Sun City West, AZ, October 12, 2012 --(PR.com
)-- Colorado author Carol Strazer stumbled upon an amazing and little-known episode from World War II during a casual conversation with a friend. The woman recalled fleeing Germany with her mother and young siblings, one step ahead of the invading Russian army. With nowhere else to turn, the woman’s mother had braved the bombs falling on Danzig, Germany en route to one of the disease-infested ships bound for refugee camps in Denmark. Upon arriving in their host country, though, the family discovered the Danes had only opened the camps to appease the occupying German army and held no sympathy for the refugees. This woman’s stories of her family’s subsequent mistreatment in the camps captured Strazer’s imagination. She dove into research believing that now, after all these decades, readers were ready to embrace a sympathetic story about German suffering during the war.
“I was absolutely captivated by this woman’s story. I’d heard, of course, of so many atrocities that took place during that horrible war, but it never occurred to me to wonder what happened to the Germans when the war ended,” Strazer says.
What happened was stunning. When the Allies signed the Yalta and Potsdam Treaties toward the end of the war, they agreed to the expulsion of ethnic Germans. An estimated 10-12 million Germans were eventually forced from their homes in the “recovered territories” of Prussia, Poland, Czechoslovakia, and Hungary. Many citizens - mostly mothers with small children - were so terrified by rumors of Russian and Polish abuse of German civilians, that they grabbed a suitcase full of clothes and fled for the only safe haven available, the camps in Denmark. Little did they know that life in the refugee camps would bring its own horrors. Families faced squalid conditions, meager rations, rampant disease, Danish hostility and more. An estimated 10,000 civilians died in the camps. “Children under the age of two were the most vulnerable,” Strazer says.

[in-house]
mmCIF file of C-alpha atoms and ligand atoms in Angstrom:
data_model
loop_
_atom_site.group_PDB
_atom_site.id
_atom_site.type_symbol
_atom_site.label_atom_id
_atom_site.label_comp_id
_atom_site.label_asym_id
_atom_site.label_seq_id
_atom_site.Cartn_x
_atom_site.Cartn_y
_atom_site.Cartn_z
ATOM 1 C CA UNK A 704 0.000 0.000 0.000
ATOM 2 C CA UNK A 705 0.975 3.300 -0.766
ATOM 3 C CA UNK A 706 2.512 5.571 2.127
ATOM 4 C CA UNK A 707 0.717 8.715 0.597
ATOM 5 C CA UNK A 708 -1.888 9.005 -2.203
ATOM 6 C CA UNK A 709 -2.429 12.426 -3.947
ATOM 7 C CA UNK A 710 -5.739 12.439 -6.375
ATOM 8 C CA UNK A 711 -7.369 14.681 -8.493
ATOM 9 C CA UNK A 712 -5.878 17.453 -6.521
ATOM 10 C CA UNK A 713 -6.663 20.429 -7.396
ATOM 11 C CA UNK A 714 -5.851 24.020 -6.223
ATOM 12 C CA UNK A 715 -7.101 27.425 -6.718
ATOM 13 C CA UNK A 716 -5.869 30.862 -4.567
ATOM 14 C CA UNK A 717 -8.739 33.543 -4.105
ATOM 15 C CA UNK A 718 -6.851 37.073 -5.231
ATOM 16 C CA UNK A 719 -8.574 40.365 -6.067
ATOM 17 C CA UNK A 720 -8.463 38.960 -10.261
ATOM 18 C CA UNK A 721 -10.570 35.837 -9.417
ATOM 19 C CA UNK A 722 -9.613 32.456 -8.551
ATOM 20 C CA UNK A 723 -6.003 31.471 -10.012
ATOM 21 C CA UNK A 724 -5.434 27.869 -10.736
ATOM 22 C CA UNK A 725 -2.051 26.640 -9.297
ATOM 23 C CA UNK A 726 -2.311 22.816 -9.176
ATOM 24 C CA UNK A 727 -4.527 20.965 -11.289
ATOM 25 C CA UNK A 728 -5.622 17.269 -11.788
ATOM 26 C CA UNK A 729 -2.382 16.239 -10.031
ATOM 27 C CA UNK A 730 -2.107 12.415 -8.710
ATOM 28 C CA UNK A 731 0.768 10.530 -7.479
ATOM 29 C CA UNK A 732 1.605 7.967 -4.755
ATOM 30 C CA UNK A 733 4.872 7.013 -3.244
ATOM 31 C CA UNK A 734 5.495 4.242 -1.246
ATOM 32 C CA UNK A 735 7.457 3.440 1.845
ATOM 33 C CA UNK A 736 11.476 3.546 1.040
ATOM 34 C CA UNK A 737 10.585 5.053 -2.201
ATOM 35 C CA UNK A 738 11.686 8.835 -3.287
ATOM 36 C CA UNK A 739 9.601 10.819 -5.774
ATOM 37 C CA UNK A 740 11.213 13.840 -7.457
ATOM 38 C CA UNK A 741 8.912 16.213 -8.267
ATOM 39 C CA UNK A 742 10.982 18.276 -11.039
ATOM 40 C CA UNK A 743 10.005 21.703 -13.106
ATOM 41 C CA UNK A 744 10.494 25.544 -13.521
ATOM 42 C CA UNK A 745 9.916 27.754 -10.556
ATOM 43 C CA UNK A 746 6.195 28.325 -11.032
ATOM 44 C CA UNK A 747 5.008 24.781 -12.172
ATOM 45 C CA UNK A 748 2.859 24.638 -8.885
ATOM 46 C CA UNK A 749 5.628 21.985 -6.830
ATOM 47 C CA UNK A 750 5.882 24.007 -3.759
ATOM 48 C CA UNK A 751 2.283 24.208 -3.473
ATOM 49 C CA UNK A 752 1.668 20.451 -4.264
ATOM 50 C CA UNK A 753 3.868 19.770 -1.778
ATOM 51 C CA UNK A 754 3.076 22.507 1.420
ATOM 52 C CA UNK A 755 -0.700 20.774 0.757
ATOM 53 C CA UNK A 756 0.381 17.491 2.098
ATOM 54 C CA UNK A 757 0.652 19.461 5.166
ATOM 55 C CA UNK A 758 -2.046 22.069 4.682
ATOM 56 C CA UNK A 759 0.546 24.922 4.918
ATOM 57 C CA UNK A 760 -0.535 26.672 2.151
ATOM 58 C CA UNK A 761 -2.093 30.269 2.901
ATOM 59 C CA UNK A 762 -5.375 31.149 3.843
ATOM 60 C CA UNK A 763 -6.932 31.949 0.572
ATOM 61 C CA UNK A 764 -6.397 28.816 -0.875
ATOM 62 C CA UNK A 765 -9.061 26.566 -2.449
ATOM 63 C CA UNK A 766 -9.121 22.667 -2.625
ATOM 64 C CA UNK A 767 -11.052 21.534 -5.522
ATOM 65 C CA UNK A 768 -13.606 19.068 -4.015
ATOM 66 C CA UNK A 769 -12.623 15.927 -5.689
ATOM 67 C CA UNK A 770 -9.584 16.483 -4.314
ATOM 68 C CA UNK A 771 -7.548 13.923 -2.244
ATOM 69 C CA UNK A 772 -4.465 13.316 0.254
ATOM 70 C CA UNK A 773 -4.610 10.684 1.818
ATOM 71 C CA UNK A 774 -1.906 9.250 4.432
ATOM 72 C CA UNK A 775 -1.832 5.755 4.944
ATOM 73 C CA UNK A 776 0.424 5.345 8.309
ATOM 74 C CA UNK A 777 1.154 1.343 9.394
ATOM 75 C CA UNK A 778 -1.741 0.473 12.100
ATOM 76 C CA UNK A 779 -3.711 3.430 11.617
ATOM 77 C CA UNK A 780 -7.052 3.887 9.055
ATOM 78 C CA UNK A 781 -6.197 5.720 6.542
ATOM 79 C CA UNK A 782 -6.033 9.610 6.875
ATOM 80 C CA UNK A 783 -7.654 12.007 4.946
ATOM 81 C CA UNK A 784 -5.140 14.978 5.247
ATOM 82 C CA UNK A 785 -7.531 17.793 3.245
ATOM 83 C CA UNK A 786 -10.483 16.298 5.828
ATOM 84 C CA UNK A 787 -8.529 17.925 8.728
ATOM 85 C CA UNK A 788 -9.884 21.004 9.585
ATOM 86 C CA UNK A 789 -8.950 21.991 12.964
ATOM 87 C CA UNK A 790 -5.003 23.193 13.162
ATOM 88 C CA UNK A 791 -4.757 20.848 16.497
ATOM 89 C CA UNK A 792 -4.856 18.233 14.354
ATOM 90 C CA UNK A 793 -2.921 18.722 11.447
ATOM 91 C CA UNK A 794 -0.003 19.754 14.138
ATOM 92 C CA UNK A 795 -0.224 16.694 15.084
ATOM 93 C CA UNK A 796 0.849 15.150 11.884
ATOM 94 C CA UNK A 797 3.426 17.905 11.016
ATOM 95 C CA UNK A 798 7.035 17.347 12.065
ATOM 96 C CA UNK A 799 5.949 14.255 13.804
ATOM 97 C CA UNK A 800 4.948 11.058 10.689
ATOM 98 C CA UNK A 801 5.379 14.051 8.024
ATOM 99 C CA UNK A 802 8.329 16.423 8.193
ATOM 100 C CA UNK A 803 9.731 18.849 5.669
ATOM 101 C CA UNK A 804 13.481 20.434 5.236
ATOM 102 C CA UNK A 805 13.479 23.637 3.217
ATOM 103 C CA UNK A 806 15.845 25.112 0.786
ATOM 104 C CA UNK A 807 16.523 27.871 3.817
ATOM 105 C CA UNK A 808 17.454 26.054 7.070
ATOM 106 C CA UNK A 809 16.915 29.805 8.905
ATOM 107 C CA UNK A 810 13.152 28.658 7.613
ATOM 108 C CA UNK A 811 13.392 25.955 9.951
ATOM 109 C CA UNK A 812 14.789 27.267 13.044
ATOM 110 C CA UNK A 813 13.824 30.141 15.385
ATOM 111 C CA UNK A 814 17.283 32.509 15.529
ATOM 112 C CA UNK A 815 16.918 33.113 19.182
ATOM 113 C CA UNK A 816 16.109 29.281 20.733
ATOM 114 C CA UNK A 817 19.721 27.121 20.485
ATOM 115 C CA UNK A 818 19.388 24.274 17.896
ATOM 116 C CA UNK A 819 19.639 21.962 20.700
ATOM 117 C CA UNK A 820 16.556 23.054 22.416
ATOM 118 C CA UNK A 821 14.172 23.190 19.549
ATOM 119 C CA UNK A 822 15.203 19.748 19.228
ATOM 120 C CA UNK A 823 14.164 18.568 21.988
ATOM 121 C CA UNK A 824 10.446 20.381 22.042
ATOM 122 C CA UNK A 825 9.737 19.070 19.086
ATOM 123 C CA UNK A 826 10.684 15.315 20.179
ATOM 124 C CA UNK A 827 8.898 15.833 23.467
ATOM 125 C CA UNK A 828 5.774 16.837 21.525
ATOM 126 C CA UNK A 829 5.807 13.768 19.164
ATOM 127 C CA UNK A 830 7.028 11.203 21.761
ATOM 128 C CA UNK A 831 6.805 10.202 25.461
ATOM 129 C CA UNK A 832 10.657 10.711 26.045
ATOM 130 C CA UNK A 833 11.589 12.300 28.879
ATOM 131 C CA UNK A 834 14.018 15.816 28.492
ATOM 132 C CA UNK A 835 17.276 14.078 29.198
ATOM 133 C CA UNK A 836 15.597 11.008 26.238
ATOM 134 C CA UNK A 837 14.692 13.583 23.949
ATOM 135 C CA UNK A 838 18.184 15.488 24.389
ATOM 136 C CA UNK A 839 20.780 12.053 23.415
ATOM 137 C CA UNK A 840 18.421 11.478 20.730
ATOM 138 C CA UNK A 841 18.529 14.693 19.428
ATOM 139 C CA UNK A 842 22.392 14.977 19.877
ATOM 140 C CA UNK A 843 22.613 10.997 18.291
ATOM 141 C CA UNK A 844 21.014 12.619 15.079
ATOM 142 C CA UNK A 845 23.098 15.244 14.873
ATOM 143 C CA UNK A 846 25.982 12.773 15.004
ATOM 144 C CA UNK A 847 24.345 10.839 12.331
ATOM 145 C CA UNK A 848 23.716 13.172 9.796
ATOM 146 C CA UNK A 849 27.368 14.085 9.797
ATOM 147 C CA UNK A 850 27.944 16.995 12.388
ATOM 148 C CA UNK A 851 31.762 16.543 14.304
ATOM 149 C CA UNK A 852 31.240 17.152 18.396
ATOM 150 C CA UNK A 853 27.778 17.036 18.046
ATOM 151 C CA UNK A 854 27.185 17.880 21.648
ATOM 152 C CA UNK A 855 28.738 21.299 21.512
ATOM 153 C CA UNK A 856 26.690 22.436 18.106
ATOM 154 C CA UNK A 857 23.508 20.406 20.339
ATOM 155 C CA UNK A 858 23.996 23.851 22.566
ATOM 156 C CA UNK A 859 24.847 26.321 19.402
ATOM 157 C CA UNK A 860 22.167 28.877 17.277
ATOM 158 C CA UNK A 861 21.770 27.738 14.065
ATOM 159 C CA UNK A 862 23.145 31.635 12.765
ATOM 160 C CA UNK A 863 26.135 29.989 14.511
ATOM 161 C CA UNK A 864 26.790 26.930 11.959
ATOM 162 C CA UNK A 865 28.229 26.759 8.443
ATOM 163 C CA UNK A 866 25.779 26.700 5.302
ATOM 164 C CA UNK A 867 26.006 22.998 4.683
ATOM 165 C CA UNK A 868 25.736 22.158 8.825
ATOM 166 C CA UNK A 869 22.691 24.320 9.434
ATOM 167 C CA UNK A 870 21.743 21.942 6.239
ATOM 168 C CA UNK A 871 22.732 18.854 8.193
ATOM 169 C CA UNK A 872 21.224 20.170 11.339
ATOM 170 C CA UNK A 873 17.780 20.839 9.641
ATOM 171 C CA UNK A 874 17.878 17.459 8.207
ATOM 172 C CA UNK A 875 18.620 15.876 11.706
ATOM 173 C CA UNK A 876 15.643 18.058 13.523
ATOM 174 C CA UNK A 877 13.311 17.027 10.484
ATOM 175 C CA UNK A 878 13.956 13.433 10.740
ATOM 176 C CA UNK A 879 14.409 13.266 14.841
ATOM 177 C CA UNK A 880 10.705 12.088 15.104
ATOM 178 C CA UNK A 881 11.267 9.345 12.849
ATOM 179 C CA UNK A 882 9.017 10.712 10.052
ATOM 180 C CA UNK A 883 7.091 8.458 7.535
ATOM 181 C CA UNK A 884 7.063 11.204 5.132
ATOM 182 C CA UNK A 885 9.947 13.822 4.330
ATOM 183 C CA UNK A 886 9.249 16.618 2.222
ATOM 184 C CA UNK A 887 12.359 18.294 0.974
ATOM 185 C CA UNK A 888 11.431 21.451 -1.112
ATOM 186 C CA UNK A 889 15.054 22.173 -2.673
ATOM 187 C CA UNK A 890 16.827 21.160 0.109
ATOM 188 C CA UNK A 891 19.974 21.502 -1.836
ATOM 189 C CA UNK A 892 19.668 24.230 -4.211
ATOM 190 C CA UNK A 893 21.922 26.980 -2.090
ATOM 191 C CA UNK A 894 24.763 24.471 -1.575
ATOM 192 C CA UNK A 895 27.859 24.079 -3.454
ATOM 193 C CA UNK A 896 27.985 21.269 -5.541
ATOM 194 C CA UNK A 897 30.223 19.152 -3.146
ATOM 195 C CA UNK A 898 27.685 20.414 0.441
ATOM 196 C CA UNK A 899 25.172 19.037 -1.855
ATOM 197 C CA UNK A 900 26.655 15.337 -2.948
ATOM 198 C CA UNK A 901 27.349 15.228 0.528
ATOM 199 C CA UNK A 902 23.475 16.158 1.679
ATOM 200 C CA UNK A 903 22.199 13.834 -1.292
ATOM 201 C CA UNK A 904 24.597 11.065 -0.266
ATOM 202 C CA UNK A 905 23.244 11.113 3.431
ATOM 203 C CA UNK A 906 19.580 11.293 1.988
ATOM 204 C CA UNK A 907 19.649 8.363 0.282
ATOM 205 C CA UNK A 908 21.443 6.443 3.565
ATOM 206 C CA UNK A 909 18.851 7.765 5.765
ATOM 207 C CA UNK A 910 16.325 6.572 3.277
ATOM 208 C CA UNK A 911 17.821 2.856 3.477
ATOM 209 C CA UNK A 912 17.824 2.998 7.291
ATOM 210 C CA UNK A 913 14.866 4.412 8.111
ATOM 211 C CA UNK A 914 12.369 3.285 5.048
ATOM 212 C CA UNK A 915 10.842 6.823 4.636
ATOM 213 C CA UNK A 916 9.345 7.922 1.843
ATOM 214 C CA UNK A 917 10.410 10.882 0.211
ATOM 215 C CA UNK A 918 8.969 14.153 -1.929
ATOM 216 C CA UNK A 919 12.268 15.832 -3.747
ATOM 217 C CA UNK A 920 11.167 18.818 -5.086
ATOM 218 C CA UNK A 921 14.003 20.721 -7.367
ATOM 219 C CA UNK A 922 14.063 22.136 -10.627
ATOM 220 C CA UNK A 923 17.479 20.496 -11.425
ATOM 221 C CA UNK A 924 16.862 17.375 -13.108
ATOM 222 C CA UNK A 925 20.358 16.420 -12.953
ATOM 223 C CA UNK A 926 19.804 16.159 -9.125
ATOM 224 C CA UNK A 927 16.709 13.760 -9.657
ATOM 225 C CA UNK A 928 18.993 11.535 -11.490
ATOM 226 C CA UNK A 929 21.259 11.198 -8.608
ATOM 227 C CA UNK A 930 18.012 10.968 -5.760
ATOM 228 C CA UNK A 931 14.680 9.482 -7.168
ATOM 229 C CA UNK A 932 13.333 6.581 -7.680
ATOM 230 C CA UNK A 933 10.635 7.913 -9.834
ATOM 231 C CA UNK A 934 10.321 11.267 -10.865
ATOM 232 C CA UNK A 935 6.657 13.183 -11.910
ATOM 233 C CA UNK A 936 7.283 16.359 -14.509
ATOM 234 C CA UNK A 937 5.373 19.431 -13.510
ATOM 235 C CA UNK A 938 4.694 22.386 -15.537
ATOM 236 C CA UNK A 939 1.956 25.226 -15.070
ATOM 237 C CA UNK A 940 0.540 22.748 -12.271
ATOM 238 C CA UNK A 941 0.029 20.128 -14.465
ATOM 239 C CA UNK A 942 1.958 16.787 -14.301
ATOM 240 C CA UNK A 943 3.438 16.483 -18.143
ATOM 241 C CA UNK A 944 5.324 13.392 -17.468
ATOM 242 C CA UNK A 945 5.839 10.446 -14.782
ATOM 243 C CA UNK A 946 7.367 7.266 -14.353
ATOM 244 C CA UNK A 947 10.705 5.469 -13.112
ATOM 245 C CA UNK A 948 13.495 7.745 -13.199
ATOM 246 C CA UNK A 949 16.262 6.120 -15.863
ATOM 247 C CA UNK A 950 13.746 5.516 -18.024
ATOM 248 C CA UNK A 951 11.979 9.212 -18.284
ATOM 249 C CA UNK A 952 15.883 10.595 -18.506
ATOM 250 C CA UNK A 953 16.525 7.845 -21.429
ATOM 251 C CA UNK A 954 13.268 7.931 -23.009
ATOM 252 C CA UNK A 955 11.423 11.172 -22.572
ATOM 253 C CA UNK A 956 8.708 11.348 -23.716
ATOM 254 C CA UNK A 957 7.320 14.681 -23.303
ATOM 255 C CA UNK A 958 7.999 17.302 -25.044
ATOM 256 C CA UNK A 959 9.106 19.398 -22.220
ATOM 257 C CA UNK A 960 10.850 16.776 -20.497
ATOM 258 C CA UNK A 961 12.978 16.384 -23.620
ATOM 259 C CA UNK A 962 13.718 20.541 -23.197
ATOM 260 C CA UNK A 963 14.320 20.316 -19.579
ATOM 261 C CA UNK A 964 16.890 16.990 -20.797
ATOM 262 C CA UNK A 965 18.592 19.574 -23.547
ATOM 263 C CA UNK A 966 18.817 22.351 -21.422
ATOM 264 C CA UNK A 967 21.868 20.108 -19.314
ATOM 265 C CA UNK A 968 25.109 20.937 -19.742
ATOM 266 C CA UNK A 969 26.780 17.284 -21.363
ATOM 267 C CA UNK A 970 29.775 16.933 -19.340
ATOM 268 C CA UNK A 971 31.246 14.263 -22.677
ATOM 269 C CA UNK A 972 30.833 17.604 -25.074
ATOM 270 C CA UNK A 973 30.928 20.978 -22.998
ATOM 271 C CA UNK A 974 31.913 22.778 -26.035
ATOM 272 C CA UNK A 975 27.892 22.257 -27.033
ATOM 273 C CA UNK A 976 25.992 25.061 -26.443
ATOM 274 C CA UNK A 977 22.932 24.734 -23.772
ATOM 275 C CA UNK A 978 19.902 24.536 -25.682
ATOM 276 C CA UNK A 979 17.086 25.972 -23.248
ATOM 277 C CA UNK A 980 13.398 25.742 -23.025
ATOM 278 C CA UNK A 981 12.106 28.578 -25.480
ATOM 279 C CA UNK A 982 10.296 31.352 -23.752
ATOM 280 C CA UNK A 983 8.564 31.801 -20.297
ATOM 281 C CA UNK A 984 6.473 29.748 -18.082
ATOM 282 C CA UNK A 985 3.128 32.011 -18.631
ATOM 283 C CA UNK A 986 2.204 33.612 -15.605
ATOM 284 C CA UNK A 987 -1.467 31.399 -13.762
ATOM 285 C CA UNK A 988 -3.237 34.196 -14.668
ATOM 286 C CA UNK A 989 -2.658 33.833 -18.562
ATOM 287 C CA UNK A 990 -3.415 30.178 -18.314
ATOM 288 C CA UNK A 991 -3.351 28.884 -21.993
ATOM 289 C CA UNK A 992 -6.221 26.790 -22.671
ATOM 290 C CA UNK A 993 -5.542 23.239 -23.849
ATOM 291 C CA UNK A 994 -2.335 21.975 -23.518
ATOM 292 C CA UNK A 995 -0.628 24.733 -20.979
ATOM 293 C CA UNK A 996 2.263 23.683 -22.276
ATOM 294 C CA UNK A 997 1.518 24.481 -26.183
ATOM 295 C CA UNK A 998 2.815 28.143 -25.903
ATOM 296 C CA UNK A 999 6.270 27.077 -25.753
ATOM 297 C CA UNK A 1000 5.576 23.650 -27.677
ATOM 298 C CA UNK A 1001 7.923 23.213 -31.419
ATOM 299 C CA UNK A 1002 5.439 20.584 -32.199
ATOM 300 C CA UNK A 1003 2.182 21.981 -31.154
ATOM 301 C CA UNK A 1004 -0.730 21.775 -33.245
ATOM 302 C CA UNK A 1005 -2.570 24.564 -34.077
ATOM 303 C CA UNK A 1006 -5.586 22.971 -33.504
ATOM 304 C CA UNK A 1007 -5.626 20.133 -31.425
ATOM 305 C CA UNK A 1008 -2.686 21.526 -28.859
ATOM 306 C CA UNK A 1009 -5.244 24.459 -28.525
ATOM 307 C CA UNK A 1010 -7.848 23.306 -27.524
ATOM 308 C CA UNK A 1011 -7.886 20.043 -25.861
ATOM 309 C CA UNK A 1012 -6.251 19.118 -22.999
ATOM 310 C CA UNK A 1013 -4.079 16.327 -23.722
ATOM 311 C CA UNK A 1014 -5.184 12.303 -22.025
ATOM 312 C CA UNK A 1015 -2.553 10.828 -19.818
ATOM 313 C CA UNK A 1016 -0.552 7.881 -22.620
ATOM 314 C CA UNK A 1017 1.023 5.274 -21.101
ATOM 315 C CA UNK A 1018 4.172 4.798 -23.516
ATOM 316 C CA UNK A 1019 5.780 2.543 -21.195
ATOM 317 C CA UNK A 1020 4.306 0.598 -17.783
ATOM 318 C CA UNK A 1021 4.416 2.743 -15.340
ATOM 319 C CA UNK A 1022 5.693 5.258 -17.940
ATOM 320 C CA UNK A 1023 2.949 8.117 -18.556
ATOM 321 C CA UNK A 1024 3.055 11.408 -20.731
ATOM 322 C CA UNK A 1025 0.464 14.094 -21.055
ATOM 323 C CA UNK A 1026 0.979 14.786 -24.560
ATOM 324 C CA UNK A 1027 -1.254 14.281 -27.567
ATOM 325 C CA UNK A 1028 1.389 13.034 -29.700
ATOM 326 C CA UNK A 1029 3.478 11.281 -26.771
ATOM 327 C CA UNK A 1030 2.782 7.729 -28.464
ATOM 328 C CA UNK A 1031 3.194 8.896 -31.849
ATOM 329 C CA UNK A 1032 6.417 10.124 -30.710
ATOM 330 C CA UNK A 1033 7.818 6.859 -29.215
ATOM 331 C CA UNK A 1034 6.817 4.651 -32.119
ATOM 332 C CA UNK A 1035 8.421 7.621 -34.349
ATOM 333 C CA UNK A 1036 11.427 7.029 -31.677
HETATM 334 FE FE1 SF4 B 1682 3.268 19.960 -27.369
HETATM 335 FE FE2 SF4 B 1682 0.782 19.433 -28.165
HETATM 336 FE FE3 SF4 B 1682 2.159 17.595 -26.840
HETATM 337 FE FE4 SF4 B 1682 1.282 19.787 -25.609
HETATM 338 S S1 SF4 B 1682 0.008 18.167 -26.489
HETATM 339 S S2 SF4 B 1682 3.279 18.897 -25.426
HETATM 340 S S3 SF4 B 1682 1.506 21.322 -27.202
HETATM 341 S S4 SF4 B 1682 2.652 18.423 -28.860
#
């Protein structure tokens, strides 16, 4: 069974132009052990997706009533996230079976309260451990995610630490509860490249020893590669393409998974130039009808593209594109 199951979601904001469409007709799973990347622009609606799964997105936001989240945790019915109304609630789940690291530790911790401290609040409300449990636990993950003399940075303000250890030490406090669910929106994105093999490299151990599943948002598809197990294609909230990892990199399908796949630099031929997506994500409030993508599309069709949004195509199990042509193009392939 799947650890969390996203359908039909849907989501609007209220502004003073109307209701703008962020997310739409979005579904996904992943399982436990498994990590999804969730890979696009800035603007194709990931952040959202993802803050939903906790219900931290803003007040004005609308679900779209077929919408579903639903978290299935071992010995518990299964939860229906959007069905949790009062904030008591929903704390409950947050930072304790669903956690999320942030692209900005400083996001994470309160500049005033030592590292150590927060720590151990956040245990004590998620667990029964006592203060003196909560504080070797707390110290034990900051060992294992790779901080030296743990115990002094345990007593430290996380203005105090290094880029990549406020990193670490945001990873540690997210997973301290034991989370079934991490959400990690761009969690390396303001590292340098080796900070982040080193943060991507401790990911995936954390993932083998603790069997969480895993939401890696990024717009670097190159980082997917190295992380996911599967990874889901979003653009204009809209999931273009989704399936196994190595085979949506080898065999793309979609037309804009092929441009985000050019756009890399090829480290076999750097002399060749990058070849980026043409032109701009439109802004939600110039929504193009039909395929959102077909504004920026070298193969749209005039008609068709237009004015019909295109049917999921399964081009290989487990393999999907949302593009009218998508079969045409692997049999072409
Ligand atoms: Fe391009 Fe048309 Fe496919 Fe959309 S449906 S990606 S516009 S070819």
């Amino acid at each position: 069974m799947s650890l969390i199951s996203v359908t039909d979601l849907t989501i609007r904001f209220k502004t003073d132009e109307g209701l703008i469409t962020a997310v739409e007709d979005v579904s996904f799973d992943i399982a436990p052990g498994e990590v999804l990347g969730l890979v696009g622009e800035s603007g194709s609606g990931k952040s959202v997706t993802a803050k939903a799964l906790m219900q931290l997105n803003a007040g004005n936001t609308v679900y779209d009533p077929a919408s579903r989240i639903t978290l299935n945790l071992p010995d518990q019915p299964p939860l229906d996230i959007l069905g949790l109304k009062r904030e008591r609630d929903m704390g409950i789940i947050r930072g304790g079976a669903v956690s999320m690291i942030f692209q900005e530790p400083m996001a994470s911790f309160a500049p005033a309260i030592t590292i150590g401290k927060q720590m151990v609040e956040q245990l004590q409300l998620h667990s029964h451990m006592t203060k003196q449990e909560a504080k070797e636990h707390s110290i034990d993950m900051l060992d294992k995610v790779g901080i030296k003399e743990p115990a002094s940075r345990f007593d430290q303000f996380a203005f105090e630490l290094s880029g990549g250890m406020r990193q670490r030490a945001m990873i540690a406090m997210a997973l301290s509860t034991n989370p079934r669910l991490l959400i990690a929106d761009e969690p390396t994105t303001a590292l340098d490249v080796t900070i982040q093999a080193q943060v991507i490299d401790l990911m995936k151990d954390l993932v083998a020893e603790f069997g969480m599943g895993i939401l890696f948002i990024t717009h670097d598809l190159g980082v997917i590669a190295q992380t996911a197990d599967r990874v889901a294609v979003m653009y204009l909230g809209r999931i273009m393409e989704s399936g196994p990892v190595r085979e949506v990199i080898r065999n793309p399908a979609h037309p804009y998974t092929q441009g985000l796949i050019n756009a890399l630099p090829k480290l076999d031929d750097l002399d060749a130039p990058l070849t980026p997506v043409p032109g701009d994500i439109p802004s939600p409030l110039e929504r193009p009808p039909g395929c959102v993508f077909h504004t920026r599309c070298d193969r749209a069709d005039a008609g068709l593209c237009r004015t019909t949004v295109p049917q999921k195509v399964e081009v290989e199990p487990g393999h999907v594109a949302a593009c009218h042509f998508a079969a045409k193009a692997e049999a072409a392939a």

In Strazer’s novel, Barbed Wire and Daisies, Marike Wiens, a young mother of four, struggles to keep her family alive through three years in the camps strengthened only by her Mennonite faith and her desire to reunite with her missing husband. “It’s my hope that this book will be a page-turning read, but also a chance to honor the memory of innocent people who not only suffered terribly during the war, but whose suffering was set aside by history,” Strazer says.
Strazer is a freelance writer who has published numerous articles and essays. This is her first novel.
Barbed Wire and Daisies is available for order through any bookstore and most online outlets including Amazon.com and barnesandnoble.com and itunes.apple.com/us/book/isbn9780578110509 or at www.outskirtspress.com/barbedwireanddaisies Cover image available upon request.
Contact the author:
Carol Strazer (503)502-4574
Format: 6 x 9 paperback ISBN: 978-1-4327-9380-7 SRP: $15.95
e-Book $5.00 iPad: $4.99 Nook $4.99 Kindle $4.99
Genre: Fiction/historical/war and military
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